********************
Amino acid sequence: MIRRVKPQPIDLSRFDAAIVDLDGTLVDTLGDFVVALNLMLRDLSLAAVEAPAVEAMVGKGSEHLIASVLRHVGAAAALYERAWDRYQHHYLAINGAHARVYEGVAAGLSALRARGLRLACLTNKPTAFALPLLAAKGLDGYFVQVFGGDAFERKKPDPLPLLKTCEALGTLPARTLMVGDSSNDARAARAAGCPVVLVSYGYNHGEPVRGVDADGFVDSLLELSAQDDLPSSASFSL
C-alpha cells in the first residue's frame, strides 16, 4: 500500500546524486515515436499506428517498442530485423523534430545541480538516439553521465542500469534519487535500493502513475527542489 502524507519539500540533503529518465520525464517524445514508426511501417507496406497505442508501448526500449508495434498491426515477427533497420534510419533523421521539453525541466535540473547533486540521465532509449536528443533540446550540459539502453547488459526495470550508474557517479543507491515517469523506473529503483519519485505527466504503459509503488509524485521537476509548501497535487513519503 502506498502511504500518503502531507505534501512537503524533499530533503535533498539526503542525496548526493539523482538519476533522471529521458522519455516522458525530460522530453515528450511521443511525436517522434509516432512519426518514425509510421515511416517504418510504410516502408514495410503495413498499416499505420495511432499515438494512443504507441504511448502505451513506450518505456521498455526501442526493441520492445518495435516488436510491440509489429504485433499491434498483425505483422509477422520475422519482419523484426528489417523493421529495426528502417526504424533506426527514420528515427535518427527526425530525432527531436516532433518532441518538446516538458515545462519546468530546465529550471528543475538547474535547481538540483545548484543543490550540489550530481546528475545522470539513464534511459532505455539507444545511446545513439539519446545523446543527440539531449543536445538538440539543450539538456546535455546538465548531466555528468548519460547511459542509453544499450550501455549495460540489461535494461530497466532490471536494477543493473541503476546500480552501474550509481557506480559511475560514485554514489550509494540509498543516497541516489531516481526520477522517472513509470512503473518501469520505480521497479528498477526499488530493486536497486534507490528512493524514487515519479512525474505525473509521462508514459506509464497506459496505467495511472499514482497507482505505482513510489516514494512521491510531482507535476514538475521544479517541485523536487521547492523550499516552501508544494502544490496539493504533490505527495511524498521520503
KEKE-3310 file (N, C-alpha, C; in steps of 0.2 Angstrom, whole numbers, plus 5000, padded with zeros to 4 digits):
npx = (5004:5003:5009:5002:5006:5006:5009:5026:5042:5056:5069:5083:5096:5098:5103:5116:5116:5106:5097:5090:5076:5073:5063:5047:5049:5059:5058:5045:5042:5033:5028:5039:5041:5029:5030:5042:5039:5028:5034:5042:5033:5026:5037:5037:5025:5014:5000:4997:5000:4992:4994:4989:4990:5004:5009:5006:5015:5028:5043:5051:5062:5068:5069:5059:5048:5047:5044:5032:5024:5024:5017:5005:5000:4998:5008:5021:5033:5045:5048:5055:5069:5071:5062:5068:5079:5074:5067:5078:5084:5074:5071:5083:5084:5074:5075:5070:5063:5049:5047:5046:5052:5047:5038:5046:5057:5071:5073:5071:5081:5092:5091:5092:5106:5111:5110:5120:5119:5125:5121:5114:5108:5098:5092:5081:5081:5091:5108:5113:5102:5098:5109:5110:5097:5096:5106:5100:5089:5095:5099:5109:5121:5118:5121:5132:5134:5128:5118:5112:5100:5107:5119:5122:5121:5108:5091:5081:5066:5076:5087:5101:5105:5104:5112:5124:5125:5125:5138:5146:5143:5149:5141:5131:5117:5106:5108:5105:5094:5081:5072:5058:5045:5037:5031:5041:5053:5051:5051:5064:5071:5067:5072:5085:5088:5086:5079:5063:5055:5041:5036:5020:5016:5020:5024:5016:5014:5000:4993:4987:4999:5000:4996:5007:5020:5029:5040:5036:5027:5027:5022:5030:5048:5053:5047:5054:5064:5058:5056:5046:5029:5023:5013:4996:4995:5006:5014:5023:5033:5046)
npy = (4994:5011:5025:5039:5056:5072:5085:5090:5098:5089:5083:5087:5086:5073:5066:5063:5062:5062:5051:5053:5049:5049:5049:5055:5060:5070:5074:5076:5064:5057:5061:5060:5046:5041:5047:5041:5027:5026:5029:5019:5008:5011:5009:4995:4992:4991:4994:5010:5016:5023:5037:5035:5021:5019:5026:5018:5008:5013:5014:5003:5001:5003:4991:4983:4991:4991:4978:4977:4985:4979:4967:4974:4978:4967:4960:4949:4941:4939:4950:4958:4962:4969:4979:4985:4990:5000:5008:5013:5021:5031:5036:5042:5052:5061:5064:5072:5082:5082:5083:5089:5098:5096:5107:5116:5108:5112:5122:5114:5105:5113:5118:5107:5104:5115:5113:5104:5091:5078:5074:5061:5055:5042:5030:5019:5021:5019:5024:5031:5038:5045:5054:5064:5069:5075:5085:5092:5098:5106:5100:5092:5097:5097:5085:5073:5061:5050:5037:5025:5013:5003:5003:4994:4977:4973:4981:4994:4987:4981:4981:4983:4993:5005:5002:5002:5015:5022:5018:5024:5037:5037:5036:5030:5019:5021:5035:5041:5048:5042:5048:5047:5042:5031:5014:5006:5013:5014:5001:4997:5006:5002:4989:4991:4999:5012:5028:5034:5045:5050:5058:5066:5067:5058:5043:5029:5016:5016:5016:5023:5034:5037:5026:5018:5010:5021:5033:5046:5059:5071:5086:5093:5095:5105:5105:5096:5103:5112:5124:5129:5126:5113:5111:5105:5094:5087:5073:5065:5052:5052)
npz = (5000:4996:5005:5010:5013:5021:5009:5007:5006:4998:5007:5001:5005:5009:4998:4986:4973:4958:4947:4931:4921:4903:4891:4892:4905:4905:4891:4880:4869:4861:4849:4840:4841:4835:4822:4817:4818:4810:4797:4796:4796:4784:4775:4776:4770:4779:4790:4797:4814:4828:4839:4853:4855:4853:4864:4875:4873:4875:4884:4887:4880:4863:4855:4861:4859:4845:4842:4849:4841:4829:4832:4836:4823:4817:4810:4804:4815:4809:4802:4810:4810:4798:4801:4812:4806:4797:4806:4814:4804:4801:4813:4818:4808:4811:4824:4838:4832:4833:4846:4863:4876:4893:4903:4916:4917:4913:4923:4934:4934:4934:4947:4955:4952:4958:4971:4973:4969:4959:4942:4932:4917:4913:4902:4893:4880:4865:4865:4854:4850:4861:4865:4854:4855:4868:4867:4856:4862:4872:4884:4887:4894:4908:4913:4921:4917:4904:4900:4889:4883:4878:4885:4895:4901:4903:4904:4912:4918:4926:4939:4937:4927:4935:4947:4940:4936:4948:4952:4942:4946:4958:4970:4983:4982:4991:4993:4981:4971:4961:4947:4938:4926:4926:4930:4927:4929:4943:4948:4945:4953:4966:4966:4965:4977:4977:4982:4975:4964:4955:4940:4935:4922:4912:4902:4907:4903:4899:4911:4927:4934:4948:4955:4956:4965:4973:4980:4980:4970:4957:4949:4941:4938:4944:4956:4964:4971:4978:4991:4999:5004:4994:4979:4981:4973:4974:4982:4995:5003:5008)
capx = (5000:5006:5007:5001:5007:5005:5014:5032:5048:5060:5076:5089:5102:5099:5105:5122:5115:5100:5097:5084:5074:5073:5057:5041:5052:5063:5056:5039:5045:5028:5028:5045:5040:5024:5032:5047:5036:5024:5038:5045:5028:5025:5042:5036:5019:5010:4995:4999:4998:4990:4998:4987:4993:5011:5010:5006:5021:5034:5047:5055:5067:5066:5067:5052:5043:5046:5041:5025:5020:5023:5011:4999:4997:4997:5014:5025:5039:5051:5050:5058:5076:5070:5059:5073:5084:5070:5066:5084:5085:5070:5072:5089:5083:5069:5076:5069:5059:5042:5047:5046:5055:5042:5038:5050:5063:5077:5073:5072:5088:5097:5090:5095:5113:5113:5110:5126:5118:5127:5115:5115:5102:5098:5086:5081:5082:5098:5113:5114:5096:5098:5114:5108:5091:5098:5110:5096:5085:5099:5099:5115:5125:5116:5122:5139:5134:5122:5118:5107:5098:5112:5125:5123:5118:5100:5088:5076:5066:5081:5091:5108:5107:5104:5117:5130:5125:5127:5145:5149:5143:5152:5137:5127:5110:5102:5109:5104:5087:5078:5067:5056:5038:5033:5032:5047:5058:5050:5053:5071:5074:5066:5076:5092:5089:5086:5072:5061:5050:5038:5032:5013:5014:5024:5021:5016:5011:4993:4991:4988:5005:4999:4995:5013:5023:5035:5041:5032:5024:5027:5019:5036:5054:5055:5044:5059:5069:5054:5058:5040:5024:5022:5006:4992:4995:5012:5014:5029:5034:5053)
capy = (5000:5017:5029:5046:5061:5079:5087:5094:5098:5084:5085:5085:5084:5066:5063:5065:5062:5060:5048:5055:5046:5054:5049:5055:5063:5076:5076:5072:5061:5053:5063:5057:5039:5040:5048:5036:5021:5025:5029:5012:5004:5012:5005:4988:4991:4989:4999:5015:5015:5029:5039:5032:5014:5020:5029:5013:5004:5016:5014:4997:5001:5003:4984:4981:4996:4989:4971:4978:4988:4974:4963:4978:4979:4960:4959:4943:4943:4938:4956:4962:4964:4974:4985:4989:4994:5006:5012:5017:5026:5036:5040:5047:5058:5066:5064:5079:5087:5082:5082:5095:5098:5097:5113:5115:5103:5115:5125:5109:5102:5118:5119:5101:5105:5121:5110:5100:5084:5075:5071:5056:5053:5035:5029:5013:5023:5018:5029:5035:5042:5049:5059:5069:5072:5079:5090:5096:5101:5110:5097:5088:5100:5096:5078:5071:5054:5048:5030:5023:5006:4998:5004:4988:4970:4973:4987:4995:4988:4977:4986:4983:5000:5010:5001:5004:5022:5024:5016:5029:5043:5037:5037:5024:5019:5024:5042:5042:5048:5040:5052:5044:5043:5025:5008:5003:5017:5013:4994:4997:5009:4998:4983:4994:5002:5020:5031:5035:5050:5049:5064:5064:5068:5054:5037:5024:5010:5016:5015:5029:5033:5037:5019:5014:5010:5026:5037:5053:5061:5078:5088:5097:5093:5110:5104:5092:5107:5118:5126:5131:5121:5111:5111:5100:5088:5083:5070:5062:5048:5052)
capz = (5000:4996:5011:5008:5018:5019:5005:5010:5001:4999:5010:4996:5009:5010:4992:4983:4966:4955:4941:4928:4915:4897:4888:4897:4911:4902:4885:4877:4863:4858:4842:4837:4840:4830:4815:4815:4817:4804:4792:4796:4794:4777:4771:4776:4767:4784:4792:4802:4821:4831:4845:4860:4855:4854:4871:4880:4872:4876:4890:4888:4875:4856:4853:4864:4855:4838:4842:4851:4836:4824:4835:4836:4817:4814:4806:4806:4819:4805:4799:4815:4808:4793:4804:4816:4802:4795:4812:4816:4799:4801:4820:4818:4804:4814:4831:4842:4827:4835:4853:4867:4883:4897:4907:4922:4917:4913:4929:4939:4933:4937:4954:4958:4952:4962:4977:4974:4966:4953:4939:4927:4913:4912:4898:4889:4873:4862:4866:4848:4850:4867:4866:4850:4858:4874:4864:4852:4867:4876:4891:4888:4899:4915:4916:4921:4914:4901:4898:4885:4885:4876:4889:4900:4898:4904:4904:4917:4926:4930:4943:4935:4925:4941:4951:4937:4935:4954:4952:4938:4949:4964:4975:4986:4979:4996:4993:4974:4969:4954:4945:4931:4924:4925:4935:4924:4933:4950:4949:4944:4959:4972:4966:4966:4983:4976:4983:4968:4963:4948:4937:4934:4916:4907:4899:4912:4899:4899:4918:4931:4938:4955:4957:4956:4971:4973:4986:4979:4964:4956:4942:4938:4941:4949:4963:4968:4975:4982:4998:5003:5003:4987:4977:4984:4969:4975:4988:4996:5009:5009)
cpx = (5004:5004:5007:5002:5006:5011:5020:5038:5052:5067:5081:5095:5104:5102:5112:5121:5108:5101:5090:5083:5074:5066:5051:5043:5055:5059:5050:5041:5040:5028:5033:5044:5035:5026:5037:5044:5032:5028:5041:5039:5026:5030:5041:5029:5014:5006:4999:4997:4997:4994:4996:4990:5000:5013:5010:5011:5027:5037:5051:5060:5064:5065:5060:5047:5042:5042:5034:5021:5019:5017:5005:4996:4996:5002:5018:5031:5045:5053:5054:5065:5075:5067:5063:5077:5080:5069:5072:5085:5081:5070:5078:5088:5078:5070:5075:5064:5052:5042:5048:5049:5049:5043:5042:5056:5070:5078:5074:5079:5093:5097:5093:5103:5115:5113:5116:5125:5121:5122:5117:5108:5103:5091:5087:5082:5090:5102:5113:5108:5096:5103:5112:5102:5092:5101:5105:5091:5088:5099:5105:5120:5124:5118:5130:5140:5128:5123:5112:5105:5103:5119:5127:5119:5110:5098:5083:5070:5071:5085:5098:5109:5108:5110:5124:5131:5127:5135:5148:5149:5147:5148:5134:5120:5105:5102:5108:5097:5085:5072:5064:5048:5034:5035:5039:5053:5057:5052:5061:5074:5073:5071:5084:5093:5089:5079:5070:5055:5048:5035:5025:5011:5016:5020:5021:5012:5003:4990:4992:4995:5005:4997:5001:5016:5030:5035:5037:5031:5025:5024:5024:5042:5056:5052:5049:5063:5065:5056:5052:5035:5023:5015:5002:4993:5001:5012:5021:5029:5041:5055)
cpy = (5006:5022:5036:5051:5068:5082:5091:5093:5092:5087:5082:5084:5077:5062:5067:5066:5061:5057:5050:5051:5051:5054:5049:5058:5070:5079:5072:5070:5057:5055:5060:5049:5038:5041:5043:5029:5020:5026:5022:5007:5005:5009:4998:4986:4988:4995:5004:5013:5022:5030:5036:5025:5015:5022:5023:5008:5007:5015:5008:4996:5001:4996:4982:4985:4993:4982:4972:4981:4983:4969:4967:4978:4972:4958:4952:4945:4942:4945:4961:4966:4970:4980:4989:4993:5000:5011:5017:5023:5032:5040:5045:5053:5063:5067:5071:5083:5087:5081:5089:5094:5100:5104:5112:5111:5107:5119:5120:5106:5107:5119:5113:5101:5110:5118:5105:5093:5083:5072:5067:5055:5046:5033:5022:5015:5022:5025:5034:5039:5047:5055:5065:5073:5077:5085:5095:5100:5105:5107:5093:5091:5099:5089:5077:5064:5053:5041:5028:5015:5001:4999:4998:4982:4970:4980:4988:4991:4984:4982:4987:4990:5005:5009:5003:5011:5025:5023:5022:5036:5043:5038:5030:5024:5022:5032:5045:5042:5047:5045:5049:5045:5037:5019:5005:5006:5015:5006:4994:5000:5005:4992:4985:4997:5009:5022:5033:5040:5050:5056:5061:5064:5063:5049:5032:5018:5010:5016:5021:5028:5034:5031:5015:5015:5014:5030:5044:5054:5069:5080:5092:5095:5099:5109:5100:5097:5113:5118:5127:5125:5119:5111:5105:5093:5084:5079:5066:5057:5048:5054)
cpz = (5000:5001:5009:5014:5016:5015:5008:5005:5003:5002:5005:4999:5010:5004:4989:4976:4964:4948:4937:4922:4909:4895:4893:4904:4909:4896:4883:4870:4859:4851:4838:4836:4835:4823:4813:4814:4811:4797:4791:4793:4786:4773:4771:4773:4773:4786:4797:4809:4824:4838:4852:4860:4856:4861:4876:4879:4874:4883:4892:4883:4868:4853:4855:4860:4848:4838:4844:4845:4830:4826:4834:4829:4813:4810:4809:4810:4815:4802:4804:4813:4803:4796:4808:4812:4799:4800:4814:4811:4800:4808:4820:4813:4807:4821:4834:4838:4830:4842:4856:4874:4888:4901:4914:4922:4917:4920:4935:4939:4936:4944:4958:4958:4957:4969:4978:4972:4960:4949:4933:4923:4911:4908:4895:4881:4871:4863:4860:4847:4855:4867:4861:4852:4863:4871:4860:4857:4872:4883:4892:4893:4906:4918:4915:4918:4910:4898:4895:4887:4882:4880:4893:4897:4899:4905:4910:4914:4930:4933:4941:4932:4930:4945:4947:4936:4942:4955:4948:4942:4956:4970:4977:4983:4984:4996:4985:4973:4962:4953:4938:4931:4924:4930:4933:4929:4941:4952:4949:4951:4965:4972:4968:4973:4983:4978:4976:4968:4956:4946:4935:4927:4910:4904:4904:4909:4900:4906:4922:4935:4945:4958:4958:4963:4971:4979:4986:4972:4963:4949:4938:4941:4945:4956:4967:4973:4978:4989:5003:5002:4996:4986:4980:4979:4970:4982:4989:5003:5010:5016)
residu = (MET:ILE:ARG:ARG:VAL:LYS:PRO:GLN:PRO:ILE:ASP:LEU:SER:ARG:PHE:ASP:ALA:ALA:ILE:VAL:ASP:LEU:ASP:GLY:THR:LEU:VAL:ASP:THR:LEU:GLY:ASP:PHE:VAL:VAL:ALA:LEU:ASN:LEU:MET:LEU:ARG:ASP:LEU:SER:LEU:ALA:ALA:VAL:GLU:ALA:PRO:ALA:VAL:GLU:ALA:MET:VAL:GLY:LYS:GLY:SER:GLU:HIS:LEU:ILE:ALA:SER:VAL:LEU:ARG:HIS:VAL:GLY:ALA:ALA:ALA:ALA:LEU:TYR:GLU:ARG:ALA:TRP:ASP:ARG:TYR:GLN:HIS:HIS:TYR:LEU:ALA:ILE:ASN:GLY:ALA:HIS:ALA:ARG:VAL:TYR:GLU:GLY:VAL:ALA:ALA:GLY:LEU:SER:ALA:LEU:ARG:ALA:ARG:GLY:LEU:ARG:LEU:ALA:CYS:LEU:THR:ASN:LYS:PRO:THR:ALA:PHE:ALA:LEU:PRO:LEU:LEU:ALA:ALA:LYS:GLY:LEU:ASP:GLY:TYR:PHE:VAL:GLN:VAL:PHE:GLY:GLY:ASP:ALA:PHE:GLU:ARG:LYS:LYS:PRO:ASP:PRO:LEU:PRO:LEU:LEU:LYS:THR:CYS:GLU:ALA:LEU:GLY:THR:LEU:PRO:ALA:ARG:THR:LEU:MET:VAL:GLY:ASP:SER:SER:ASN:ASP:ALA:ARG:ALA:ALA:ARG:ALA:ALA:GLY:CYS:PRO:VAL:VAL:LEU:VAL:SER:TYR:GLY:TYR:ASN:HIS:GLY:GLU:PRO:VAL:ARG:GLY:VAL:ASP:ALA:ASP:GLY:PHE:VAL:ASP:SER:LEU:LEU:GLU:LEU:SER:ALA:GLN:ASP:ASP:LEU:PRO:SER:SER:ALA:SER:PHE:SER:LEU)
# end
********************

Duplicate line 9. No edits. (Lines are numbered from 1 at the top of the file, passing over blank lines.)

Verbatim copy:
capz = (5000:4996:5011:5008:5018:5019:5005:5010:5001:4999:5010:4996:5009:5010:4992:4983:4966:4955:4941:4928:4915:4897:4888:4897:4911:4902:4885:4877:4863:4858:4842:4837:4840:4830:4815:4815:4817:4804:4792:4796:4794:4777:4771:4776:4767:4784:4792:4802:4821:4831:4845:4860:4855:4854:4871:4880:4872:4876:4890:4888:4875:4856:4853:4864:4855:4838:4842:4851:4836:4824:4835:4836:4817:4814:4806:4806:4819:4805:4799:4815:4808:4793:4804:4816:4802:4795:4812:4816:4799:4801:4820:4818:4804:4814:4831:4842:4827:4835:4853:4867:4883:4897:4907:4922:4917:4913:4929:4939:4933:4937:4954:4958:4952:4962:4977:4974:4966:4953:4939:4927:4913:4912:4898:4889:4873:4862:4866:4848:4850:4867:4866:4850:4858:4874:4864:4852:4867:4876:4891:4888:4899:4915:4916:4921:4914:4901:4898:4885:4885:4876:4889:4900:4898:4904:4904:4917:4926:4930:4943:4935:4925:4941:4951:4937:4935:4954:4952:4938:4949:4964:4975:4986:4979:4996:4993:4974:4969:4954:4945:4931:4924:4925:4935:4924:4933:4950:4949:4944:4959:4972:4966:4966:4983:4976:4983:4968:4963:4948:4937:4934:4916:4907:4899:4912:4899:4899:4918:4931:4938:4955:4957:4956:4971:4973:4986:4979:4964:4956:4942:4938:4941:4949:4963:4968:4975:4982:4998:5003:5003:4987:4977:4984:4969:4975:4988:4996:5009:5009)